Police crime map websites, which allow the public to key in a postal code for a snapshot of criminal goings-on in their districts, have been hailed as a useful tool in giving people a voice on how their areas are policed and improving police accountability. In Germany, a Berlin-based nonprofit organization is using the same principle to create an overview of neo-Nazi activity across the country, although for now, its purpose is solely academic.
"We believe the demand is there," says Ulli Jentsch from the Antifascist Press Archive and Education Center (apabiz), which is behind the project. "Our organization has been working in this field for some time and can confirm that there's a real need among researchers for easy access to this sort of information."
Log on to the Rechtes Land portal, scheduled to go live in late March, and those residing in Germany will be able to find out everything they need to know about right-wing extremism, past and present, in their neighborhood. The information available will range from statistics on crimes committed by neo-Nazis, venues they frequent and planned demonstrations, to memorial sites of Nazi atrocities and local anti-neo-Nazi initiatives.
"We also want to show what is being done to combat the problem," says Jentsch.
"It will be a useful service," Anetta Kahane of the anti-neo-Nazi Amadeu Antonio Foundation told the Berlin daily Die Tageszeitung. "It will also be of help when you have to deal with people who insist there are no neo-Nazis in Germany."
An Ambitious Undertaking
"We first had the idea when we started gathering information on the National Socialist Underground (NSU) in early 2012 and realized how complex it got," explains Jentsch. The discovery of this neo-Nazi cell suspected of committing 10 murders, two bomb attacks and 15 armed robberies over a period of 12 years hit the headlines in Germany in 2011, with the national security apparatus coming under intense scrutiny for its failure to connect the crimes.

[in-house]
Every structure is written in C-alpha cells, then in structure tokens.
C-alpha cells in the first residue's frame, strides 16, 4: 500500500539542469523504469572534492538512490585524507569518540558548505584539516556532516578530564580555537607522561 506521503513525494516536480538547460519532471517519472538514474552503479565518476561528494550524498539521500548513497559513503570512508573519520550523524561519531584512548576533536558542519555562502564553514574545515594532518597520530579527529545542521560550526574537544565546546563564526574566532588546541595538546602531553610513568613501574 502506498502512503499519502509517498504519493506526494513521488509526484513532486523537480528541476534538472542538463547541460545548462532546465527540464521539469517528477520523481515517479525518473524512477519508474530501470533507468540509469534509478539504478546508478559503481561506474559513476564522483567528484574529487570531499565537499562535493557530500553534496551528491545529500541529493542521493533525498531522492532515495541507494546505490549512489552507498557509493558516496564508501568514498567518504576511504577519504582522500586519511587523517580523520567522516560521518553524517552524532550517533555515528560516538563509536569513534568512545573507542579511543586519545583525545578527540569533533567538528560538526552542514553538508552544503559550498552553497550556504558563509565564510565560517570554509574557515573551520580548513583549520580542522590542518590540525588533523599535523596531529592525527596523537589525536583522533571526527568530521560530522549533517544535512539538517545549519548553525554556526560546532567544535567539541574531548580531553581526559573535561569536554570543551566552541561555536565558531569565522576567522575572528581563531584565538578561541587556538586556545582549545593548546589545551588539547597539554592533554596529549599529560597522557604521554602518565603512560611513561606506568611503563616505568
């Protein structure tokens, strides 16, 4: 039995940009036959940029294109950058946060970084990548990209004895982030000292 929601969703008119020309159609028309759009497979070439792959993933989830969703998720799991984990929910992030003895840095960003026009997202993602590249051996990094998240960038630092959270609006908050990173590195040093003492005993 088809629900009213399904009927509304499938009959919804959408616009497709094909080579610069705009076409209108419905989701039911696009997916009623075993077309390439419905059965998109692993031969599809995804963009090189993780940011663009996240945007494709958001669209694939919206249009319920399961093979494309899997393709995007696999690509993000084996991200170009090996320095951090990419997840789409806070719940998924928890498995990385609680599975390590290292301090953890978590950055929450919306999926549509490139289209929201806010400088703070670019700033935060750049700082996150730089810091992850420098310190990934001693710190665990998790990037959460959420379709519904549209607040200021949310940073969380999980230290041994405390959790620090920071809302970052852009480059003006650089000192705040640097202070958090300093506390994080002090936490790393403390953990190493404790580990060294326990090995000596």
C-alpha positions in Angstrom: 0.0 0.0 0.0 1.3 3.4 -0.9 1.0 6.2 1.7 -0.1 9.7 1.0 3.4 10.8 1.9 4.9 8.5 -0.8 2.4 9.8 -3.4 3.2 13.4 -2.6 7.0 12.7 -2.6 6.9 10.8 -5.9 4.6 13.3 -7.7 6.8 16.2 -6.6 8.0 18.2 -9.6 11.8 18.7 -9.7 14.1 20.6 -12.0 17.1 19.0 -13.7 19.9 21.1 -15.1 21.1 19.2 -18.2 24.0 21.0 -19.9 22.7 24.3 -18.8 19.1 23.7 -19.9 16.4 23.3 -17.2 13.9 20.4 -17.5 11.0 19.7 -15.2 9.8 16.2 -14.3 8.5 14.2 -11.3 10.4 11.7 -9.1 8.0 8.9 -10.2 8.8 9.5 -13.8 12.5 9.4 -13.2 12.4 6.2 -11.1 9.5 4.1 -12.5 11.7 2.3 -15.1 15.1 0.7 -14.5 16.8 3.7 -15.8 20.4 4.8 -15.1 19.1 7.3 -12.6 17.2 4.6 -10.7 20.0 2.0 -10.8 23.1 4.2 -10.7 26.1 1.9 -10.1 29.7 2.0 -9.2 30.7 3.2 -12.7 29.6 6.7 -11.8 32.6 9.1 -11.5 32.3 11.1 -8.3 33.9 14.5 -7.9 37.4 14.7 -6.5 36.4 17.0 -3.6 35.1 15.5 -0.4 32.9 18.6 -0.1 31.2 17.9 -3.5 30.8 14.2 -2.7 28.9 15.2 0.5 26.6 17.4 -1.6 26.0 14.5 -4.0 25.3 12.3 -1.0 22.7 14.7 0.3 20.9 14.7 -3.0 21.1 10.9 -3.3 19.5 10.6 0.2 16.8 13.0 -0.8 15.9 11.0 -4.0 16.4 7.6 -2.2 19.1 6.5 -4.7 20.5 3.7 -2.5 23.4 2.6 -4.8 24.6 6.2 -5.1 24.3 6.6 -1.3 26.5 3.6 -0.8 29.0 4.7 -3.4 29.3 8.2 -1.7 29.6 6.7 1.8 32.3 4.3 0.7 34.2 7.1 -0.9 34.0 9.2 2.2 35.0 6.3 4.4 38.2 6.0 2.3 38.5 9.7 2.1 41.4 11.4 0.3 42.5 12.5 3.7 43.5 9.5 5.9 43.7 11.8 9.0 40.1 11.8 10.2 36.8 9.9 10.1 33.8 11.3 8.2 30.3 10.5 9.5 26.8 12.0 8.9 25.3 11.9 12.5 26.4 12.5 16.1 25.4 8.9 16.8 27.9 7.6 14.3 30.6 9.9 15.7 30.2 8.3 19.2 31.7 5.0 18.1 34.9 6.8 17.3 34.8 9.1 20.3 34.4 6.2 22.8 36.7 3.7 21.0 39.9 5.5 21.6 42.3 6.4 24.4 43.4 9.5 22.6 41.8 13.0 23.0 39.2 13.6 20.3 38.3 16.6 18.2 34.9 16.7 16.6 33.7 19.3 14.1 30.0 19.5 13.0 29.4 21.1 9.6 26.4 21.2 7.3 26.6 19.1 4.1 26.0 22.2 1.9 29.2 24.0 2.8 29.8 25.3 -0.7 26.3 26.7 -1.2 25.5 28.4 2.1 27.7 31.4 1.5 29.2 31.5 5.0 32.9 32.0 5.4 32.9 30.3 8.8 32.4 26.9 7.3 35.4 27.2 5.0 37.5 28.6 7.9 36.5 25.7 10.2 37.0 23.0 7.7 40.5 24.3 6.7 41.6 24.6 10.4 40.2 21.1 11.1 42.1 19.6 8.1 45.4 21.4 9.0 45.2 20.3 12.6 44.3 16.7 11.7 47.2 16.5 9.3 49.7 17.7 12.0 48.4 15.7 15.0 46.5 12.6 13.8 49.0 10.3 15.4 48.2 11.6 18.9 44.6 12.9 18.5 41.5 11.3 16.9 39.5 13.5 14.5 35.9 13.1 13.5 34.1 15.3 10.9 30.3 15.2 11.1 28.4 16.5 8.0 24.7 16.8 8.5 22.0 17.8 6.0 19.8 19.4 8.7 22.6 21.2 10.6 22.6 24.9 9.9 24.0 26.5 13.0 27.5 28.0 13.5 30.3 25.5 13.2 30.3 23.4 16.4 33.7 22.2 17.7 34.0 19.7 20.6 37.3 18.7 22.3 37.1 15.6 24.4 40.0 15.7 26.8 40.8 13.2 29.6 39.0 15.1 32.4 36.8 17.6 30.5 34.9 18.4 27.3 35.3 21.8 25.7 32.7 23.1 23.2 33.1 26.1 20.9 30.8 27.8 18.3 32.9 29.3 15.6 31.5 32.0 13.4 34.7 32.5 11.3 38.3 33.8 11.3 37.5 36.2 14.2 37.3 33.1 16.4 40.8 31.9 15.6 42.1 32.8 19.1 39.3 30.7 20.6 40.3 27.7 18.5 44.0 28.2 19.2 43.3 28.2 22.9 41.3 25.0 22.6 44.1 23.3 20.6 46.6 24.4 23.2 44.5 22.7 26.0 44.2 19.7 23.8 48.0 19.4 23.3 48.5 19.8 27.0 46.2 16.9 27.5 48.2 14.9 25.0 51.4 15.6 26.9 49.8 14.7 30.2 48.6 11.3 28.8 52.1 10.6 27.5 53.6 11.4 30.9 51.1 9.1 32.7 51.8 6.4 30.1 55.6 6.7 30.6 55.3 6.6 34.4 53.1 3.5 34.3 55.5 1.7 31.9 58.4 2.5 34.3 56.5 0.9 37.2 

"Our goal, first and foremost, is to become the go-to site for anyone looking for information on the neo-Nazi scene," he says. "Instead of using search engines to wade through reams of information, they can use our map as a tool to visualize patterns of activity."
The computer-based mapping format spells out regional trends, allowing users to identify neo-Nazi hotspots and contextualize these both socially and historically. Pop-up windows will also provide references to further information sources, such as historical archives and research institutes.
"Often, statistics are only available at a regional level," says Jentsch. "Trying to get a pan-national overview is very challenging."
Given that the maps will also include historical background reaching back to World War II, comprehensively collating information on Germany's far-right seems like an ambitious undertaking. But apabiz will be drawing the line somewhere.
"We'll be using wikis and we've invited various projects to contribute data," says Jentsch. "But what we won't be doing is processing every case of suspected far-right affiliation. We won't be working with anonymous sources."
It remains to be seen if the general public will use Rechtes Land in the same way that people use crime-mapping sites -- when considering buying property, for example.
"Once it's up and running, we'll start to see what other applications it might have," says Jentsch.
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